Oscar Politics: Campaigns–Miramax Versus DreamWorks

Miramax, which boasts one of the industry’s largest and most savvy publicity departments, enlists outside consultants to handle various aspects of Oscar campaigns, screenings, and gossipcolumn items. Miramax learned how to put on an effective campaign when they brought a tough, decidedly not Oscar material film such as The Crying Game into Oscar prominence.

In 1993, Miramax engineered an amazingly overblown ad campaign for The Piano in the trades, mailing out elegant booklets printed on expensive parchment. One of the unusual aspects of The Piano’s campaign was its emphasis on the achievements of the women involved in the production.

The picture garnered nominations for women in seven categories, including Director and screenplay to Jane Campion, who won the latter. Harvey Weinstein claimed that the costs of the campaign were $250,000 for ads; his competitors tripled his figure. One sarcastic commentator said that it cost almost as much to promote the movie as to make it. Even so, by today’s standards, these figures are minuscule.

While the race to win Oscars goes on for months, the five-week window between the nominations and the ballot deadline is crunch time for those who manage Oscar campaigns. The goal is to campaign aggressively without appearing desperate. According to Amy Wallace of the Los Angeles Times, the studios purchased airtime for advertising their nominees in New York and Los Angeles, where most of the Academy voters live. A recap of Annette Bening’s vacuuming scene from American Beauty ran during NBC’s Friends, and nominated actor Michael Caine and The Cider House Rules director, Lasse Hallstrom, took time during a NYPD Blue episode to promote their film as an American classic.

The campaigns evoke more public appearances from those who are usually low-key performers. Kevin Spacey attended a number of high-profile evenings for American Beauty, and co’star Bening, days away from delivering her fourth baby, made an appearance with Jay Leno. Several other nominees appeared on award shows like the Golden Globes, banking on recognition from the television audience for a boost.

While the studios do not reveal the costs of these campaigns, a four-week analysis by the Los Angeles Times’s Wallace, using the trade papers showed how aggressive these campaigns are. The Best Picture front-runners were DreamWorks’ American Beauty and Miramax’s The Cider House Rules, and those projections were consistent with the ads tally from Variety since the nominations were announced.

Of the four studios with Best Picture contenders, Disney spent the least on advertising, about $141,000 on The Sixth Sense, and $198,000 on The Insider. Warner spent about $313,000 to promote The Green Mile, while Miramax paid about $350,000 for Cider House. DreamWorks spent by far the most on postnominations ads, more than $774,000 on Variety’s most premium advertising (six fillpage front cover ads at $29,100 a piece) for American Beauty.

By contrast, Warner bought three full-page covers, and Disney bought two. Some of DreamWorks’ spending was necessitated by congratulatory ad-buying that’s considered de rigueur after wins. American Beauty had formerly the Directors, Writers and Actors Screen Guild prizes.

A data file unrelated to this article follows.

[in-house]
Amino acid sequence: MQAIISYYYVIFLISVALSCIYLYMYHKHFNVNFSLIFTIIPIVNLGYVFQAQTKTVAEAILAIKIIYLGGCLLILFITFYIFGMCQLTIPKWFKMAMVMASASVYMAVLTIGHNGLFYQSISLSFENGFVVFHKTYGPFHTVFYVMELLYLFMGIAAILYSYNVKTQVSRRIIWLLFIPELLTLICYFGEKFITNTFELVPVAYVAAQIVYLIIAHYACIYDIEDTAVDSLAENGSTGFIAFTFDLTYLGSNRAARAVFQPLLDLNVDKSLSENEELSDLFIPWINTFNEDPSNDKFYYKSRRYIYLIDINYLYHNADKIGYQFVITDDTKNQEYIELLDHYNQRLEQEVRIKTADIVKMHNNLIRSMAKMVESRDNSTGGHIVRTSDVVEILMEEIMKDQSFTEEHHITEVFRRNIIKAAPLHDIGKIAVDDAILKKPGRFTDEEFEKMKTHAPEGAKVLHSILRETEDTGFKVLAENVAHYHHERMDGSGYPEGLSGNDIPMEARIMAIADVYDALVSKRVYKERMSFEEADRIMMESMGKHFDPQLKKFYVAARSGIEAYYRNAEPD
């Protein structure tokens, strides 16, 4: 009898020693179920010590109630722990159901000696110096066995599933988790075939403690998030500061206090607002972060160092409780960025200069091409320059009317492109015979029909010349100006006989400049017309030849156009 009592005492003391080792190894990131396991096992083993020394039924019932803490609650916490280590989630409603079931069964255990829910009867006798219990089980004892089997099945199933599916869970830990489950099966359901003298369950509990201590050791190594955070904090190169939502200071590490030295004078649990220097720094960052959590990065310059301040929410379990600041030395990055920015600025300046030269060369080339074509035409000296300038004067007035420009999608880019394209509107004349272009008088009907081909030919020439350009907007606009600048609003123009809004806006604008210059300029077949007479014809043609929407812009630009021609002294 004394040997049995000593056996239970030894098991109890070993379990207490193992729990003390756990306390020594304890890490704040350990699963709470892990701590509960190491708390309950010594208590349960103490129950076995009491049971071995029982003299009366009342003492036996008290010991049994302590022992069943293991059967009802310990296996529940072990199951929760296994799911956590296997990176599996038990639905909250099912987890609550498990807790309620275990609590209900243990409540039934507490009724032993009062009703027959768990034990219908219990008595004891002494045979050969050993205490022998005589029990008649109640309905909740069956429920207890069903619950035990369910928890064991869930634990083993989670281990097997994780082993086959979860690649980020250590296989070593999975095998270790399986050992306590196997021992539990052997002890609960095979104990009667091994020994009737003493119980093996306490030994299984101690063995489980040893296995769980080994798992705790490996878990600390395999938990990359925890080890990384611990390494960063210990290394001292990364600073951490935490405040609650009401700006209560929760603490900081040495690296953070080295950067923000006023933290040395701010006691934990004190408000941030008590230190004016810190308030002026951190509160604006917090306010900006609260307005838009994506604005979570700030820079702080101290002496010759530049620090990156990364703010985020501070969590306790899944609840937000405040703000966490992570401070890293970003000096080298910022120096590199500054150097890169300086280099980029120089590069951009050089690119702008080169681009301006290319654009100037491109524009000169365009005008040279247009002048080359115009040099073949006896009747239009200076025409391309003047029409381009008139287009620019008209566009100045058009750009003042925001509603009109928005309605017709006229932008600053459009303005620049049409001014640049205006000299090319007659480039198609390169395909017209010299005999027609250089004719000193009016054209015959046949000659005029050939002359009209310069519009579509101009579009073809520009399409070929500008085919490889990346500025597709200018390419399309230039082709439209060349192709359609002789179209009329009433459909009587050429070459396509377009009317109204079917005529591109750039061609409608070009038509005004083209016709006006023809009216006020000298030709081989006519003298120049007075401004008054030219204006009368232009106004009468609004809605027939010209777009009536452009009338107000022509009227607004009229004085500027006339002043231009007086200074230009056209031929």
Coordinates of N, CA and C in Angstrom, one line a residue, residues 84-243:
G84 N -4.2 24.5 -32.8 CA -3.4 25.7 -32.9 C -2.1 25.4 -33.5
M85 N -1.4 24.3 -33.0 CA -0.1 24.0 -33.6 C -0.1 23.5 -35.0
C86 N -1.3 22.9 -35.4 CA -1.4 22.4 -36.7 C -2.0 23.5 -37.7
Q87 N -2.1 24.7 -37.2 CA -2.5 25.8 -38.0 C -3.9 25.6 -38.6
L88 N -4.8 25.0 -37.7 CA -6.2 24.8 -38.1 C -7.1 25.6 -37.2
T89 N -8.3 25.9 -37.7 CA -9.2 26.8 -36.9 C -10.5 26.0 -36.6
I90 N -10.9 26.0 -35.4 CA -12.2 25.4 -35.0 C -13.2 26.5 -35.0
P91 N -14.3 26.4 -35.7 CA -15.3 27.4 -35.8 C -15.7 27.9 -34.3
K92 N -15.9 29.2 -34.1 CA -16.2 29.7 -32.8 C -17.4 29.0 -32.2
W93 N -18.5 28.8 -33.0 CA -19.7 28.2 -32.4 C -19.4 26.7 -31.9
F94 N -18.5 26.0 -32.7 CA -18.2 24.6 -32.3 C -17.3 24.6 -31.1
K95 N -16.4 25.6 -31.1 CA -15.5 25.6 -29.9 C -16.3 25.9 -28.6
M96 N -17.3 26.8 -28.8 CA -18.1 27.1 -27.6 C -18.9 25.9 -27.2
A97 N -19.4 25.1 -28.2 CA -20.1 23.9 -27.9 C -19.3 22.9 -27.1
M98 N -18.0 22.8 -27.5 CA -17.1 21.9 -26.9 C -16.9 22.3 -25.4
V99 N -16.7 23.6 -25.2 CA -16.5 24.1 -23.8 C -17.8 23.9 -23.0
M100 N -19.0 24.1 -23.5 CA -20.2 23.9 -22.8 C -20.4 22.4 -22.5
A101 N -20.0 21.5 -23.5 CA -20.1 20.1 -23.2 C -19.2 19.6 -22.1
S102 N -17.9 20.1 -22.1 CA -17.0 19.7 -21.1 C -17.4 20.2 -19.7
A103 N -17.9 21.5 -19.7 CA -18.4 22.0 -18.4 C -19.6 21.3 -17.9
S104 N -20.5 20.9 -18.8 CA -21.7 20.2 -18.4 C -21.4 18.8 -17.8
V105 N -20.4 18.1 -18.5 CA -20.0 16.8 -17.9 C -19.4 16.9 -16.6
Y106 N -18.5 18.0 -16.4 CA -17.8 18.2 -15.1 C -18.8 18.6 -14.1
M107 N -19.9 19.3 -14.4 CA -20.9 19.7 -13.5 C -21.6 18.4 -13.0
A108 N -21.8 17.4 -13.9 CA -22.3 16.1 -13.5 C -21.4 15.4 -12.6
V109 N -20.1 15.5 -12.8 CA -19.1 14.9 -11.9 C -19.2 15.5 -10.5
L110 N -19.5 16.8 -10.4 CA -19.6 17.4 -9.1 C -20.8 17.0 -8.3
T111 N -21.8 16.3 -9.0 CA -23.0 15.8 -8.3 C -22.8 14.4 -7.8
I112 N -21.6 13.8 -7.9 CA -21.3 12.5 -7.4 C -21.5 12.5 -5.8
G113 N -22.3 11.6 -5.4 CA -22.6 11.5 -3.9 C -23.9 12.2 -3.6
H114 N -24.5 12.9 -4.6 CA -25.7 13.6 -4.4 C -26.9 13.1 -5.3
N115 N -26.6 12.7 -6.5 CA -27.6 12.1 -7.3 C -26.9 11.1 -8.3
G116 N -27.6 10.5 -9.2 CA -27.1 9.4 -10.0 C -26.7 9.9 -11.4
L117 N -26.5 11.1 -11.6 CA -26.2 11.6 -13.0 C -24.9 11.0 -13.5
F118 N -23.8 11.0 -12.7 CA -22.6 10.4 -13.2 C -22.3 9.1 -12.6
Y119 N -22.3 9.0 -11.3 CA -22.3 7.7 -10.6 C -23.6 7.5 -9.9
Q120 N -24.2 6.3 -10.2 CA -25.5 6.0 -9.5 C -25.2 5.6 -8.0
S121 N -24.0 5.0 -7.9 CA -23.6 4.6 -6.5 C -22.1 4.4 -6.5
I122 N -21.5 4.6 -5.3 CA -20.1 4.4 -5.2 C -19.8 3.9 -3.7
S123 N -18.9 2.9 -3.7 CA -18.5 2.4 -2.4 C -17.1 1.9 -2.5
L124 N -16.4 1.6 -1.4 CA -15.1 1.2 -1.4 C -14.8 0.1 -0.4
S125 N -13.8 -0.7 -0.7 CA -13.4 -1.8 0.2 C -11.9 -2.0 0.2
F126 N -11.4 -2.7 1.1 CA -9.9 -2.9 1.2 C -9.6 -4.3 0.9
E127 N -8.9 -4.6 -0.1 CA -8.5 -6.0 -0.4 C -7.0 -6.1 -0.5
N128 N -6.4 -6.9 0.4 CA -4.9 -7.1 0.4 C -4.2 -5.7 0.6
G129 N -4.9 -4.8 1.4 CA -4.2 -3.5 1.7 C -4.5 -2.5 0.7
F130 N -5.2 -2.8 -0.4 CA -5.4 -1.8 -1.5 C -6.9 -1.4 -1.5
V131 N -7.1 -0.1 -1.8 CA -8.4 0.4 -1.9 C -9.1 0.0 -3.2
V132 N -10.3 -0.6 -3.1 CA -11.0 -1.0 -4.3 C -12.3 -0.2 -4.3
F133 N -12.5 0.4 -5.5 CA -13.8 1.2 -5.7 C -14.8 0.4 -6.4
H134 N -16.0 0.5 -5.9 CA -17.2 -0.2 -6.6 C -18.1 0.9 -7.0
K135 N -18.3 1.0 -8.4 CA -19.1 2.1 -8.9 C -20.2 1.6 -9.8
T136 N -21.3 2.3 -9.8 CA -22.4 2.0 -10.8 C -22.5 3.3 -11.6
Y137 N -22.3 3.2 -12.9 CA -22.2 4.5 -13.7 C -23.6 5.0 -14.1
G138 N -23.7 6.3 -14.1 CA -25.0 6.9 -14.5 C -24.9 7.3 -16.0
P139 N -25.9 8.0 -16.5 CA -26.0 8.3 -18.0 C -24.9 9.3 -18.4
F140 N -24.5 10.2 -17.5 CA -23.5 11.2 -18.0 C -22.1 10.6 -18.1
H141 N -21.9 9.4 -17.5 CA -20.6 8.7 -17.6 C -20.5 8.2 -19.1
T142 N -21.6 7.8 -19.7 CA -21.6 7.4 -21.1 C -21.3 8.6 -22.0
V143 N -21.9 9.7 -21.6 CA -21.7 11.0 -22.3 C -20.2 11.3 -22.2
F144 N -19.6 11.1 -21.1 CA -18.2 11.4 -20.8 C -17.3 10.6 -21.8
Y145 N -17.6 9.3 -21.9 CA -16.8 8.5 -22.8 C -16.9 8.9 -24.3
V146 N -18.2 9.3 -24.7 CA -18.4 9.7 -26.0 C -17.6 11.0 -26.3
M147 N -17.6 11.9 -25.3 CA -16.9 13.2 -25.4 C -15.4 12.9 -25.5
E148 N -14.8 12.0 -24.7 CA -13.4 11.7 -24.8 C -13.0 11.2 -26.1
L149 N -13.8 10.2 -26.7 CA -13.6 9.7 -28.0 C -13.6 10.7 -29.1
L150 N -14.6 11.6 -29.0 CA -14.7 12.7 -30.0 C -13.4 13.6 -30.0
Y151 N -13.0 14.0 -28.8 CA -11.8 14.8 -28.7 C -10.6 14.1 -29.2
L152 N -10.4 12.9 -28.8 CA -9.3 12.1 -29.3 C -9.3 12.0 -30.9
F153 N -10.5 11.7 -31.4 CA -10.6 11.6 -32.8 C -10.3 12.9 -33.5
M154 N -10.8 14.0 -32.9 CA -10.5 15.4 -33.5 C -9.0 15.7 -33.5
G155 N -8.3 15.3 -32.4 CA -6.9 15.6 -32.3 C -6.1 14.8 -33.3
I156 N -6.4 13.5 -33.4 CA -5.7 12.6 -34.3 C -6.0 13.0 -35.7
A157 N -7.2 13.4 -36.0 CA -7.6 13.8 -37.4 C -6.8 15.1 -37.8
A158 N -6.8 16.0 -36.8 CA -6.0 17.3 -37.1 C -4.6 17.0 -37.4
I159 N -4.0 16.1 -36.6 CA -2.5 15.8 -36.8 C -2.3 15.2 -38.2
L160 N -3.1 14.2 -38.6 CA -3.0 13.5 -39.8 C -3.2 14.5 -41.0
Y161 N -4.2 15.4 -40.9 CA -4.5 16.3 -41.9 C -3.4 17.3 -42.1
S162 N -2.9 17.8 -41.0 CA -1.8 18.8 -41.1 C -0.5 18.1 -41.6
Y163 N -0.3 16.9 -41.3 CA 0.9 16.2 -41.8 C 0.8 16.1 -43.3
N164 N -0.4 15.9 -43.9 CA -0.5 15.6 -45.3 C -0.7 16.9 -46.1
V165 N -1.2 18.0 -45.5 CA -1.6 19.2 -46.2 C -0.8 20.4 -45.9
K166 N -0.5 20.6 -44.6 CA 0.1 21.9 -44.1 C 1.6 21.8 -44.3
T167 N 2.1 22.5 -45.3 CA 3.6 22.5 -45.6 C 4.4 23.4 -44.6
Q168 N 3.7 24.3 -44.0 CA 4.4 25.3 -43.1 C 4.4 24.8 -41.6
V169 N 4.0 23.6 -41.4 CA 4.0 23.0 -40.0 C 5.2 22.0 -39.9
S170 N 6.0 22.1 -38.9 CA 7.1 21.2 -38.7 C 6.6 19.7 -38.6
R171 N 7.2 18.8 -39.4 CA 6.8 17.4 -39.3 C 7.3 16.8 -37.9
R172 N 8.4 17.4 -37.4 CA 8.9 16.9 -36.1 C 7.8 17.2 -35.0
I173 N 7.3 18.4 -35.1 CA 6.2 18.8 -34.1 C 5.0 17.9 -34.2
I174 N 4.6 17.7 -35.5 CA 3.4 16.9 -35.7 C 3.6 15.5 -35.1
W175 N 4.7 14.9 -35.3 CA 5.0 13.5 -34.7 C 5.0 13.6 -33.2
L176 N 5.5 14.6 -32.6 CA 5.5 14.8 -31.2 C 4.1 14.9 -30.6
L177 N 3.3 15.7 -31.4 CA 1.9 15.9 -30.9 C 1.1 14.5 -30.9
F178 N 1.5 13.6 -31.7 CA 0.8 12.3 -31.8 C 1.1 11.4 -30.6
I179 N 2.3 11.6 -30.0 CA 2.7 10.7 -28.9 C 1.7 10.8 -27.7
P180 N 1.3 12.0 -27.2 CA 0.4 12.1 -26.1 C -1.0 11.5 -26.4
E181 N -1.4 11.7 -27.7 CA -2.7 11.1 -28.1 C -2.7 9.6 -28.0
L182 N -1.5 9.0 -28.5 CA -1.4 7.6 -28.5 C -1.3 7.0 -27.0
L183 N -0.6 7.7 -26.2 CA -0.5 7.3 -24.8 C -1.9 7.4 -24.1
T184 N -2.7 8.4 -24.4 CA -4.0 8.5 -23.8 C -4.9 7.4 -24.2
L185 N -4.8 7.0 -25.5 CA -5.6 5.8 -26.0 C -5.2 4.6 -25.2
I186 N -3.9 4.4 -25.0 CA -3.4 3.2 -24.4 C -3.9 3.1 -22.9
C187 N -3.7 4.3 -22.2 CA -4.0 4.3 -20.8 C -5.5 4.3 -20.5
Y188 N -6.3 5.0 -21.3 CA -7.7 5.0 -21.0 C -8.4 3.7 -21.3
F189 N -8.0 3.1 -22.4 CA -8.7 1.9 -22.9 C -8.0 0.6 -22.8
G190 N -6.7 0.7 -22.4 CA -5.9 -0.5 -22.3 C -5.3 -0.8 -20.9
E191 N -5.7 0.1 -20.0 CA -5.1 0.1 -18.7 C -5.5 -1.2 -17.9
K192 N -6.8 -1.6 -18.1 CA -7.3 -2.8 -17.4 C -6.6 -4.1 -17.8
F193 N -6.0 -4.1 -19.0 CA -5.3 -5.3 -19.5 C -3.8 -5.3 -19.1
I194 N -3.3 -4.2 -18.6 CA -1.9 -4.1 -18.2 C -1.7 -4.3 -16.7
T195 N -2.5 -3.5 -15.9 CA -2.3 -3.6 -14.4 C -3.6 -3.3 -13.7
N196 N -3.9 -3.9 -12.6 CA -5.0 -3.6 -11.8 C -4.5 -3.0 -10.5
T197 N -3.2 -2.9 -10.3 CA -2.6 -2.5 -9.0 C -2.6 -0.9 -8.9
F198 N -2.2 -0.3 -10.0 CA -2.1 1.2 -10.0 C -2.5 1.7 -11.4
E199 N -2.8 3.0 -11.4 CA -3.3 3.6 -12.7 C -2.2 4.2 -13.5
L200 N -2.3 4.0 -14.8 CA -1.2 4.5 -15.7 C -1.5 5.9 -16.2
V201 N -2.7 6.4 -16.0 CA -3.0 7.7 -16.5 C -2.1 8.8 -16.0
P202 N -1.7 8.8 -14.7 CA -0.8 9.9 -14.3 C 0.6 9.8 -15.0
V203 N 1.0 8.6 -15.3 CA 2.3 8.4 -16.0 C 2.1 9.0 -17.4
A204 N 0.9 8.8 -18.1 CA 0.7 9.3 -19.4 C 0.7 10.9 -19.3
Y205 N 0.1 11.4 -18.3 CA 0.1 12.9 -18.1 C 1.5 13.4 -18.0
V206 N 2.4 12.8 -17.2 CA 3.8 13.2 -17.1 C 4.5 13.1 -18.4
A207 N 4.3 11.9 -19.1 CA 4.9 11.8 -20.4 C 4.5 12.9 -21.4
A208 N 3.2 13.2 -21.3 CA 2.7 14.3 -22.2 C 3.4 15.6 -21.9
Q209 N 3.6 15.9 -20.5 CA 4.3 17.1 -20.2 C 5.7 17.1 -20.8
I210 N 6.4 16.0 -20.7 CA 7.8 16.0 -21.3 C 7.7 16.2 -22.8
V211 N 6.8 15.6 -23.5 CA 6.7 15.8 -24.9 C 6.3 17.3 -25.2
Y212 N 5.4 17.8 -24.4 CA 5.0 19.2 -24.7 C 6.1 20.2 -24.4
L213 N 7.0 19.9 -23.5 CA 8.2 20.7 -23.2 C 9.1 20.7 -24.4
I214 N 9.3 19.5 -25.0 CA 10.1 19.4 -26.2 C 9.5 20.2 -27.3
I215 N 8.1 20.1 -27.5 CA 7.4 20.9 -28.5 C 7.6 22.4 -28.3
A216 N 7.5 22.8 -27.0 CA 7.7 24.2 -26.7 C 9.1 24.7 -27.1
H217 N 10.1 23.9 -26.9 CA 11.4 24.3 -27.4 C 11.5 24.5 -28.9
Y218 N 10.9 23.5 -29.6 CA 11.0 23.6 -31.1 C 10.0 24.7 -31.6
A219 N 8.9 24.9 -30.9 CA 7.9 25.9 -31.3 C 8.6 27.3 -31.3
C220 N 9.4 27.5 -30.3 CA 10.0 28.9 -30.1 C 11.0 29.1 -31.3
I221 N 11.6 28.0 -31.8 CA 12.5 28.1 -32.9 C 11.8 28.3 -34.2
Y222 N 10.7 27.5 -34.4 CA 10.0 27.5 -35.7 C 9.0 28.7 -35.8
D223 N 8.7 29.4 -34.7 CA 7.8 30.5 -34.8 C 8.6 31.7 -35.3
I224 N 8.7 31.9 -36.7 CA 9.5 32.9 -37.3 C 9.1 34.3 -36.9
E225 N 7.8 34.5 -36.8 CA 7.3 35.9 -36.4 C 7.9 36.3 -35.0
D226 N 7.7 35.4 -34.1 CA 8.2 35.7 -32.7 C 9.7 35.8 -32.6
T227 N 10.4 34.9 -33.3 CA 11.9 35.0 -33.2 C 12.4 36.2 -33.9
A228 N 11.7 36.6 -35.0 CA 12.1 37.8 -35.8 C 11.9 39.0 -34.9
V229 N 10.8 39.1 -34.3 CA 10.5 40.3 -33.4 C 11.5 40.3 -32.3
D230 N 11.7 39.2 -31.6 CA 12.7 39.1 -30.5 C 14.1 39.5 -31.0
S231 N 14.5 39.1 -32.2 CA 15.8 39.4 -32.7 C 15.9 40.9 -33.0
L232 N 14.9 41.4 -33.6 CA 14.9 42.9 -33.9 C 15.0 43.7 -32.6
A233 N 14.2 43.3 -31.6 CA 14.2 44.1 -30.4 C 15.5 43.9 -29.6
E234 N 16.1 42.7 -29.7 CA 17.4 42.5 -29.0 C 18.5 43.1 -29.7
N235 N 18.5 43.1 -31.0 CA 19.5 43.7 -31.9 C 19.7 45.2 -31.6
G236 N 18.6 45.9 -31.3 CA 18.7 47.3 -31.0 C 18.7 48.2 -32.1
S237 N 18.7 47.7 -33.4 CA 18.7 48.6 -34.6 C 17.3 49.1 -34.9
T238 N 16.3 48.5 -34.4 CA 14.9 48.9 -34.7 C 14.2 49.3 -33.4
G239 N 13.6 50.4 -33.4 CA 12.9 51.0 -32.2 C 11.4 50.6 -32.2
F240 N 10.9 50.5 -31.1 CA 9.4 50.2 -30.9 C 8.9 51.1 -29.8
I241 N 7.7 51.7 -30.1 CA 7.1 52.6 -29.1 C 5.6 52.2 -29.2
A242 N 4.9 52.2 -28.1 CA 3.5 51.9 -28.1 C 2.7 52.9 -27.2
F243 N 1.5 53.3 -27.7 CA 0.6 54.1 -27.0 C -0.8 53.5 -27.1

There is no ceiling on how much money the studios will spend to promote their nominees. In 2000, when a postal service mishap caused the Academy to postpone the ballot deadline by two days (March 23, rather than the 21), the studios rallied to book ad space for the extra two days. More extensive advertising was placed for films that were still in wide release, such as American Beauty and Cider House.

For those films, Oscar wins means at least 15 percent increase at the box office. Even before the Oscar show, heavy advertising motivates moviegoers to see the nominees; by contrast, films that are gone, or are in limited release, tend to spend less.

“American Beauty”‘s Best Picture represented, as Dana Harris wrote in Variety, a coming-of-age for DreamWorks, an upstart studio that began operation in 1994. The film’s five Oscars, including Best Director and Actor, were a sweet victory after the disappointment the company had faced the year prior, when Saving Private Ryan earned Best Director for Spielberg but lost Best Picture to Miramax’s Shakespeare in Love.

DreamWorks’ shrewd marketing, orchestrated by the gifted Terry Press, helped achieve the landslide victory. Some saw the 2000 battle between Miramax and DreamWorks as a repeat of the last year’s skirmish. In March, DreamWorks bought 38 percent more Variety pages for American Beauty than Miramax did for Cider House. Even so, the feeling was that Miramax got what they wanted out of the nominations for Cider House, doubling the movie’s grosses to over $50 million.

Press’s marketing campaign for American Beauty began in September after the buzz began at the Toronto Film Festival, where the movie world-premiered. Despite word that the movie was too dark, that it engaged too many controversial issues–drugs, murder, adultery–for the Academy’s older voters, the campaign stressed that the film was fresh and ultimately positive and humane.

This was followed by a Christmas card from American Beauty’s Burnham family, inviting guests to an open house. At a La Cienega restaurant, screenwriter Ball, director Mendes, and actors Spacey and Bening mingled with guests as soundtrack artist Elliot Smith performed. The strategy worked–American Beauty emerged triumphant at Oscar time.